Bernstein: We're neutral. Pure speculation has been driving commodity prices the past 18 months. Our forecast is that oil will be 40-something in 12 months.

Williams: If oil goes down, chemical feedstock costs will go down, and Celanese (CE ) will be a winner. It is a bargain at seven times earnings. They've restructured to cut costs. Management is good and has executed well.

Scott: I like Burlington Resources (BR ) because they produce natural gas, which is in tight supply domestically. [After this discussion, Burlington jumped on a takeover bid. Scott offered a similar gas pick instead, XTO Energy (XTO ). Trading at 45, it should go to the mid-50s, he said.] A special situation oil company is Suncor (SU ). They're working through some problems taking oil from tar sands in Canada. They'll probably see double-digit production growth. Profit leverage from tar sands is huge when oil stays above $20 a barrel. The stock could climb 20% in 2006.

Williams: Consol Energy (CNX ) is my only pick that is not beaten down. It's a coal company and locking in prices with long-term contracts. Also, they've got a methane gas business that could be split off. The stock's worth probably 90, so it is still cheap at 63. Coal and gas are relatively safe as energy stocks go.

What are some other safety stocks?

Bernstein: I own Procter & Gamble (PG ). It's not as defensive as a food or supermarket stock. It has some broader appeal in growth potential overseas.

Scott: PepsiCo (PEP ) will do well regardless of the economy, and it is a growth story. Its opportunity is international. Now most of their profits are from North America. They have an edge in noncarbonated beverages, such as water and sports drinks, with Aquafina and Gatorade.

Bernstein: Some people would call Consolidated Edison (CE ) a boring utility, but not me. It yields 5% and has strong cash flow. You could get some price gain, too. BellSouth (BLS ) yields 4%. It is part of the most hated stock group in the entire world, large-cap U.S. telecom. Their earnings are growing with reasonable certainty, just not as much as people thought five years ago.

Williams: Rich, chasing yield is one of the biggest mistakes I made this past year. It is tough for companies that don't have good earnings growth to increase dividends. You've got three big uglies here on your list in BellSouth, Con Ed, and Merck. Many of these are just dying assets, unless they do a huge restructuring.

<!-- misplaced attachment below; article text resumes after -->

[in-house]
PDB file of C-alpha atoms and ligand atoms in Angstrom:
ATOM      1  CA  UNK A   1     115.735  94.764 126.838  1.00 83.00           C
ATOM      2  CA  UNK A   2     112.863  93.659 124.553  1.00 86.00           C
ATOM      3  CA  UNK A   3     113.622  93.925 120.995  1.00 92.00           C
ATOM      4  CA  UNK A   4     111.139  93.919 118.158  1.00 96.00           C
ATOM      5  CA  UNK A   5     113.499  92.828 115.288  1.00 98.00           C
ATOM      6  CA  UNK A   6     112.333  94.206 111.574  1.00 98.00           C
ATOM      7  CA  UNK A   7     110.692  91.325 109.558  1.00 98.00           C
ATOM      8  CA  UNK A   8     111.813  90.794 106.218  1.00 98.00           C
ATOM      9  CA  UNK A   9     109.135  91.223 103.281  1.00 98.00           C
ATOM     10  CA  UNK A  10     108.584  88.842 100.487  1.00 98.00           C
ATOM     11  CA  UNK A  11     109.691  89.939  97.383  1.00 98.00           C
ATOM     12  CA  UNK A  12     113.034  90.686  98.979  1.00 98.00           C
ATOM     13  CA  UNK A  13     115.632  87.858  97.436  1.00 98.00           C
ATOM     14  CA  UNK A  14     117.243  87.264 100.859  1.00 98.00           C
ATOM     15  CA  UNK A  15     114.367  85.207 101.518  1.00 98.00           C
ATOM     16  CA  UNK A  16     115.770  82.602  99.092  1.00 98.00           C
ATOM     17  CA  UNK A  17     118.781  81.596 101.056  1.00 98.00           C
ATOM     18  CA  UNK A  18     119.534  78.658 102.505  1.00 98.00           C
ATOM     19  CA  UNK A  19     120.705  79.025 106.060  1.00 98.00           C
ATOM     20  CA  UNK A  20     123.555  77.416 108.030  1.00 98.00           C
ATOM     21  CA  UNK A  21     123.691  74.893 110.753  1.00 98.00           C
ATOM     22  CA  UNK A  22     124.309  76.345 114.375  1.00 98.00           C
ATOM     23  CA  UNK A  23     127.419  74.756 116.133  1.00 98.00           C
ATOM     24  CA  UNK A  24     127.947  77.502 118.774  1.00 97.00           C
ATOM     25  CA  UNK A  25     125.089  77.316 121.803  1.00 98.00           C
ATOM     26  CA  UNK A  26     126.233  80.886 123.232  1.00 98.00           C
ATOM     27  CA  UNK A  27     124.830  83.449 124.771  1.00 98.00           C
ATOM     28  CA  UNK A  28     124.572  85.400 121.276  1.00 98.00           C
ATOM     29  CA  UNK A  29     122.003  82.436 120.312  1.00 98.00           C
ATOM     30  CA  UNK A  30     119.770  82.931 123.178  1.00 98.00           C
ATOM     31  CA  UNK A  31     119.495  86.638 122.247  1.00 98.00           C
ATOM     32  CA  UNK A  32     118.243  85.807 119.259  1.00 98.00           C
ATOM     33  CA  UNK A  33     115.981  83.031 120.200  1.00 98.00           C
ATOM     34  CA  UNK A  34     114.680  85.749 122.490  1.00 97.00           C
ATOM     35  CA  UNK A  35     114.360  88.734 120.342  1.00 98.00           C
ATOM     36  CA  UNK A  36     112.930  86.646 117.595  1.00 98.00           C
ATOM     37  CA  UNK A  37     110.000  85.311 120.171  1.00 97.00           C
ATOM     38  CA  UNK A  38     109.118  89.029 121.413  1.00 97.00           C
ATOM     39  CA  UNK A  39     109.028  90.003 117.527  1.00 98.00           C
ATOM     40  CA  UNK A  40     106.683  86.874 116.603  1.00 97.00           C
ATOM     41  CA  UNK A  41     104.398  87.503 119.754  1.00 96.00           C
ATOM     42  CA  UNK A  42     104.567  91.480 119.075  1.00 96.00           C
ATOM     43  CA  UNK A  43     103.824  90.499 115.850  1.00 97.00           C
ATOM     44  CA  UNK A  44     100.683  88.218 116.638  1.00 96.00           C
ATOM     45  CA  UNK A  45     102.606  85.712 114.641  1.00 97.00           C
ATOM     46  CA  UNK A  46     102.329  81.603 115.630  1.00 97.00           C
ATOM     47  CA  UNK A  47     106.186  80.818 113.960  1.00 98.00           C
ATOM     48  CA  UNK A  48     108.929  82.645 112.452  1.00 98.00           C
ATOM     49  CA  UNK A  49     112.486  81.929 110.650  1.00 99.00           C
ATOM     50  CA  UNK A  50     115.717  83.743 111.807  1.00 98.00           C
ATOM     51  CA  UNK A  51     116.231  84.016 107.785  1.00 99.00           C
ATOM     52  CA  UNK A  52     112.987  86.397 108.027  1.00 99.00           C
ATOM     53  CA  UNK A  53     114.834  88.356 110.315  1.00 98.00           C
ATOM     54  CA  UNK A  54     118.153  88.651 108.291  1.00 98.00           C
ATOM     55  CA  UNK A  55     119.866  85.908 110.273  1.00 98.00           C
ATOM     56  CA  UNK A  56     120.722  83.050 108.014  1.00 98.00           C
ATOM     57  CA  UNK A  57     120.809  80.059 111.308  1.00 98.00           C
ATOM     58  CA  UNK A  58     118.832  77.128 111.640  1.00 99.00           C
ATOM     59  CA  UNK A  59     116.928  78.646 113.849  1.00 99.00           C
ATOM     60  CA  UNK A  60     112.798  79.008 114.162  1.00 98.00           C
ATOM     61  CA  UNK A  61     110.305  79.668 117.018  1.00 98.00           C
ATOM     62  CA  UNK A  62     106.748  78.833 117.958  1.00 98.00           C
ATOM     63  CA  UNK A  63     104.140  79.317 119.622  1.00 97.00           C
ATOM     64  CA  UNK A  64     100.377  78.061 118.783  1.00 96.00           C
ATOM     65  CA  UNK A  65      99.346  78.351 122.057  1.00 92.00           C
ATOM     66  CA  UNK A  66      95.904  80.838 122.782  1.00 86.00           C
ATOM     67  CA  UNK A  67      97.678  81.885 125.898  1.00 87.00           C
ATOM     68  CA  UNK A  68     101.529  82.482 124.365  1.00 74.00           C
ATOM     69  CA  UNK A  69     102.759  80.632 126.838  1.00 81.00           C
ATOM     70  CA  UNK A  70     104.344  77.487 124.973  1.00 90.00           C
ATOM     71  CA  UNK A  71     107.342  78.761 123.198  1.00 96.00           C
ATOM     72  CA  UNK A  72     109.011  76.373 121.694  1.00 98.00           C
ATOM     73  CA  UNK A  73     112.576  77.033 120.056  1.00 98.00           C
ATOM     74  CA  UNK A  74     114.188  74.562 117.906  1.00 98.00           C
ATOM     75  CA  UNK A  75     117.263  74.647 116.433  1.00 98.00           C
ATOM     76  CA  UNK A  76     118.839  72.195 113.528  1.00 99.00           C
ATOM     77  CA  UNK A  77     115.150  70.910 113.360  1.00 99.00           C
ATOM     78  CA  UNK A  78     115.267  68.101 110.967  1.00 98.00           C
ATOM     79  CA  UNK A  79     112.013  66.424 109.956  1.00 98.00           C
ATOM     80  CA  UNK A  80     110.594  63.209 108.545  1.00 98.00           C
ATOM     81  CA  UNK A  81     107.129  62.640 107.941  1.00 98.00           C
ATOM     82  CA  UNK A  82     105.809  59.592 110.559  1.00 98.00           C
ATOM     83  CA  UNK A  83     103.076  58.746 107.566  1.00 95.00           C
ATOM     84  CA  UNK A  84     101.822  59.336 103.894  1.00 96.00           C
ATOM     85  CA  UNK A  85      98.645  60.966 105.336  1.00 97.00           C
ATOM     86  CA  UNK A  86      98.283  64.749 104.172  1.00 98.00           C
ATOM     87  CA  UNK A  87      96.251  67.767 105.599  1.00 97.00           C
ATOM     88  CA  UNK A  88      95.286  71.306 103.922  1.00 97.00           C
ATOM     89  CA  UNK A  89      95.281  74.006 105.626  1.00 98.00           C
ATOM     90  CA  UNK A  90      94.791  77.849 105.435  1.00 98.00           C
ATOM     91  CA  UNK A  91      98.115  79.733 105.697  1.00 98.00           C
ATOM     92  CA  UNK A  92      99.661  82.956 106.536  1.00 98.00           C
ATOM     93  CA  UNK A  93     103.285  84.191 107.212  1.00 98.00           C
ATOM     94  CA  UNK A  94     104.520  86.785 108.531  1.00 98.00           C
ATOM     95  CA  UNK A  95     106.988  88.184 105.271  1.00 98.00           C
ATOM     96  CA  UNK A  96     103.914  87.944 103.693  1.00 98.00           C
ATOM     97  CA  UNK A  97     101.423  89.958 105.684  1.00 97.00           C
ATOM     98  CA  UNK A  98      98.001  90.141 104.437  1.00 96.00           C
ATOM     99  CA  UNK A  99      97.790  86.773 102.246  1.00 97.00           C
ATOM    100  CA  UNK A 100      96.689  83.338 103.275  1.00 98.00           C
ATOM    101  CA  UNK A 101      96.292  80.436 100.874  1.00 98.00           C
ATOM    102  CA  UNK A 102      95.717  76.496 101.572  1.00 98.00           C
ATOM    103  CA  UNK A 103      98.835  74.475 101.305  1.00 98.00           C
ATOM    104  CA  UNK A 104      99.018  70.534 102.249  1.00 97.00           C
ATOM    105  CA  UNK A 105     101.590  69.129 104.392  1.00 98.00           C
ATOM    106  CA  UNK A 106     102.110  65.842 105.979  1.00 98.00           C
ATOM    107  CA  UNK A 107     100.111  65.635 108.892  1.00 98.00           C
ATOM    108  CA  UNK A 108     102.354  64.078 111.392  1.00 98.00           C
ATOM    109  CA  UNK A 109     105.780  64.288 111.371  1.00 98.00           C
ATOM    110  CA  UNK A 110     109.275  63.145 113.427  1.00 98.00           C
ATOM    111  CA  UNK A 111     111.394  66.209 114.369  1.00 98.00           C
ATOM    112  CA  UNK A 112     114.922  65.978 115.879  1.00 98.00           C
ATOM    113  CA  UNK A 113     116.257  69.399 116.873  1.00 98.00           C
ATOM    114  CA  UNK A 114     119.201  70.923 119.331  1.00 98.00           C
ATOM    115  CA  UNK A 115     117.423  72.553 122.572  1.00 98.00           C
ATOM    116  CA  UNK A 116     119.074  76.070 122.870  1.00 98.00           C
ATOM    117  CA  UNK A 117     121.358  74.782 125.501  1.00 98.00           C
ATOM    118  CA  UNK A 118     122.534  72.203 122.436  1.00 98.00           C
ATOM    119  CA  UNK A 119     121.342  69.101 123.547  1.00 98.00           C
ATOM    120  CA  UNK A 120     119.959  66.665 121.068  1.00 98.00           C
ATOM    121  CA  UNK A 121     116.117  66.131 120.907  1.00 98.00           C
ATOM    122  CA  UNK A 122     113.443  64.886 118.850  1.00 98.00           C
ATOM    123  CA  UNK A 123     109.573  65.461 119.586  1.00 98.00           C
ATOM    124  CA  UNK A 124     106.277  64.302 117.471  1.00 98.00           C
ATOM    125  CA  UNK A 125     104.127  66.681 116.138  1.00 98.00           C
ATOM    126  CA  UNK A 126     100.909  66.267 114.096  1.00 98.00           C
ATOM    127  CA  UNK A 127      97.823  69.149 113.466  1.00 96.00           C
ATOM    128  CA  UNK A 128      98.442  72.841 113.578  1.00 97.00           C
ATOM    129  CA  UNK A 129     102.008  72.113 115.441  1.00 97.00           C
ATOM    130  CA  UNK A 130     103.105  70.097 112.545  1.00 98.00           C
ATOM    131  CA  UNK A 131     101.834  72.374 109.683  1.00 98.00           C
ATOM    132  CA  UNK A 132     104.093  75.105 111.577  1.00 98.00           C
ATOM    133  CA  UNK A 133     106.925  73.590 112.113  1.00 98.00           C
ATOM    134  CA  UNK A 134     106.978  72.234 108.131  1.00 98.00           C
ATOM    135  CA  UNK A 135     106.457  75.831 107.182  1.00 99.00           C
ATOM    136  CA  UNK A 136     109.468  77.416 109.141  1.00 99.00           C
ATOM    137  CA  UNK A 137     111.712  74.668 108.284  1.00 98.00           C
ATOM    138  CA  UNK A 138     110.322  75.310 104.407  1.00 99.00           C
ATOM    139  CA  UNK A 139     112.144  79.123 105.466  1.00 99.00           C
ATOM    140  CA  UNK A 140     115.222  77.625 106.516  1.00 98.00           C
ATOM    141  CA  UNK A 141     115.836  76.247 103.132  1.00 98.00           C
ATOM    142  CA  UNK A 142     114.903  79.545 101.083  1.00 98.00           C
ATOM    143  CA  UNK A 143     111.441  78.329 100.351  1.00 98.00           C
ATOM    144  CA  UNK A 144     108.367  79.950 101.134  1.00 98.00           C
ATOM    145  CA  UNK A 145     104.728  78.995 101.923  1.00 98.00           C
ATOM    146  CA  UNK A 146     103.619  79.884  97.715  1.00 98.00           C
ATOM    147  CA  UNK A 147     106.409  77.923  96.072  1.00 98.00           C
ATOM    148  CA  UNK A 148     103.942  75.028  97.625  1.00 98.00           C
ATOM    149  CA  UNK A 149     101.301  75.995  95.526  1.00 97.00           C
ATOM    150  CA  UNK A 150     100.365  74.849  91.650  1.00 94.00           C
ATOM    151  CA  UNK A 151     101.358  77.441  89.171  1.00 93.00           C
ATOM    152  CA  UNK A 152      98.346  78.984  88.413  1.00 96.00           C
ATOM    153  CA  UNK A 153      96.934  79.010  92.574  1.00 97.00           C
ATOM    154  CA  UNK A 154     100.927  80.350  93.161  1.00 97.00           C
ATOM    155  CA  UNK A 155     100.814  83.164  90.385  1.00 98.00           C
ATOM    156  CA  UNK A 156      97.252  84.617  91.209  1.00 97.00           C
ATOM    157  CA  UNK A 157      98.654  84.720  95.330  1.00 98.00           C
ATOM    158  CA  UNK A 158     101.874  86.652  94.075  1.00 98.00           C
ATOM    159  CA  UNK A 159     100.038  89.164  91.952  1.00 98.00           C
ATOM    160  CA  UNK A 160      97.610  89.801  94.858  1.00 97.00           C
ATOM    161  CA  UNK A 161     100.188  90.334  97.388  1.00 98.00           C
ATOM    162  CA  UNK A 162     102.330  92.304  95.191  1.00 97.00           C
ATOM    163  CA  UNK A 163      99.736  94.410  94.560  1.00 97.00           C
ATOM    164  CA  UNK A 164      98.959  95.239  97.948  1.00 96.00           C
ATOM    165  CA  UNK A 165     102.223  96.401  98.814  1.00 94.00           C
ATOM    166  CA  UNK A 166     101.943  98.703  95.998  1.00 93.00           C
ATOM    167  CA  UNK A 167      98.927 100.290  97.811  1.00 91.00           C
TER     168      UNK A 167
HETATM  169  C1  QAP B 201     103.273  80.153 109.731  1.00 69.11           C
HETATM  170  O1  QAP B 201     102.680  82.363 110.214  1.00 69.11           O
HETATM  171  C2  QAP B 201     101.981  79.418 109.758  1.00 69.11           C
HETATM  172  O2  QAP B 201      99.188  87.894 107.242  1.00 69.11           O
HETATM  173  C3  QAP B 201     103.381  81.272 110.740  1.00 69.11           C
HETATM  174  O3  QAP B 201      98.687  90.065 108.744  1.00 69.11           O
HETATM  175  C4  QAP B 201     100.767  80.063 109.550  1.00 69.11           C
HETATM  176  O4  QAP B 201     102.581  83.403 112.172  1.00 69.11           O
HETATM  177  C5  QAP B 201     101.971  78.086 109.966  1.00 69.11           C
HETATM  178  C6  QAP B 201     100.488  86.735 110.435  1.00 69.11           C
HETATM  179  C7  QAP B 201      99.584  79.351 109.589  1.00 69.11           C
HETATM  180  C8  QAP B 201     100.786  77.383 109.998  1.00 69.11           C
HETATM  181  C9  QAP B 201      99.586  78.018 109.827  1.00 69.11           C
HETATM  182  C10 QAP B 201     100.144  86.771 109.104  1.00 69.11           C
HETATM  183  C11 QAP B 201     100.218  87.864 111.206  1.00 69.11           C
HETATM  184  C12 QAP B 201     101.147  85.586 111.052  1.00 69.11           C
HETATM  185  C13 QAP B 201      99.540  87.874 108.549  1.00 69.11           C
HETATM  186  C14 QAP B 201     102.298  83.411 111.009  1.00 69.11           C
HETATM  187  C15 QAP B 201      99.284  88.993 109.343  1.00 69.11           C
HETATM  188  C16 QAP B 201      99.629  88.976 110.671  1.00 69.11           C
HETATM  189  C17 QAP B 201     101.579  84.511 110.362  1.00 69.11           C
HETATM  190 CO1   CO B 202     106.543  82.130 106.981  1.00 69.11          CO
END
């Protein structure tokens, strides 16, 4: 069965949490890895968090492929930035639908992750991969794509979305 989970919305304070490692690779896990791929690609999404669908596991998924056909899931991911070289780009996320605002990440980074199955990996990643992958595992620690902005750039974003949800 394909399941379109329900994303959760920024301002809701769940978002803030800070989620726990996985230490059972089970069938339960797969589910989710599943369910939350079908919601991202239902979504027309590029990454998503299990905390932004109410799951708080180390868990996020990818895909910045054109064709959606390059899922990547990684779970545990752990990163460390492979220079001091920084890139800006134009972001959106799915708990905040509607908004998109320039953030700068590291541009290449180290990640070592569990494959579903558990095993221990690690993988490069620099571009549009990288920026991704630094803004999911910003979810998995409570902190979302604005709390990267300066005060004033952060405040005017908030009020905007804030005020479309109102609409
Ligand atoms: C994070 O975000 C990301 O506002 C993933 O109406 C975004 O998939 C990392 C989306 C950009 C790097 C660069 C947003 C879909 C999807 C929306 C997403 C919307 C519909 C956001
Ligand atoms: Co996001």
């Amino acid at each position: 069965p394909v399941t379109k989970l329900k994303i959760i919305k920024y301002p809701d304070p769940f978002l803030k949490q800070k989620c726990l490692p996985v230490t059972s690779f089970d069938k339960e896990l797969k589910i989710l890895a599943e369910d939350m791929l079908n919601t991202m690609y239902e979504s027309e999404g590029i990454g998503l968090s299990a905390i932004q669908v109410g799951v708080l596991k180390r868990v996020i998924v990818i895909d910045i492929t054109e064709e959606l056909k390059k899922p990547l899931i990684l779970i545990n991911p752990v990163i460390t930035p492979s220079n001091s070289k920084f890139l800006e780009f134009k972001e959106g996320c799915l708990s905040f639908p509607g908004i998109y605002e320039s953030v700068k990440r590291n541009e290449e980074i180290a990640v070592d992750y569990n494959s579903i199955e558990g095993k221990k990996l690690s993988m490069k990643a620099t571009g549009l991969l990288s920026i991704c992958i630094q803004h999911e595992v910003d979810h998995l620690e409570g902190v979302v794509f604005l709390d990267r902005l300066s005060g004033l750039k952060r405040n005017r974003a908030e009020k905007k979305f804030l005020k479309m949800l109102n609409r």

Bernstein: If I'm right, as the economic cycle starts rolling over, the other stocks that everybody likes will be devoid of growth, and these will start doing pretty well. Still, I brought a pick that's closer to a play on economic growth, Emerson Electric. It is partly technology, with cooling systems for computers. And, with changes in air-conditioning standards around the world, it is sort of a China play. If you want a safer way to play tech, try Xerox (XRX ), a turnaround story.

Williams: Xerox is a good story. I owned it and sold too soon.

Bernstein: Xerox has some new products that may gain market share, and they've got more restructuring to come. When everybody thinks a company is going to strike out, you just need a single to do O.K.

Williams: Singles aren't the way to make money. I don't buy unless I see at least 25% upside.

Bernstein: In a flat market, it is going to be very hard to find those kinds of situations. So I'm choking up on the bat.

Williams: One company where I could get my 25% is Tyco International (TYC ). It is still cheap at 12 times earnings and includes some great businesses, such as their fire systems, connector businesses, and U.S. Surgical. If they decide to split it up, it would probably be worth something like 40, and right now it's trading for 28. Current management is determined to make changes to unlock value.

At Cendant (CD ), which is another amalgamation, management has said the same thing. It doesn't have the same near-term growth in its businesses, which include real estate and travel. Right now, Cendant's parts are worth $25 and the stock's at $18.

Financial stocks make up one-fifth the value of the S&P 500. Are any worth buying?

Williams: Morgan Stanley (MWD ). They'll do well with more mergers and acquisitions. The stock is probably the cheapest of the biggest investment banks, a great name selling at 11 times earnings. They've got a new CEO who is seasoned and knows the business. With the world awash in money, somebody's got to manage it, and Morgan Stanley will be in the forefront.

Bernstein: As a group, the financials are trading at their highest valuation relative to the rest of the market since 1998, so we're underweight. I like one as a turnaround story, American International Group (AIG ). If you X-out the investigation and accounting issues -- and it's probably reasonable to do that -- you've got a very large, high-quality stock with an Asia story that's trading out of favor. Their recent numbers have been fine.

By David Henry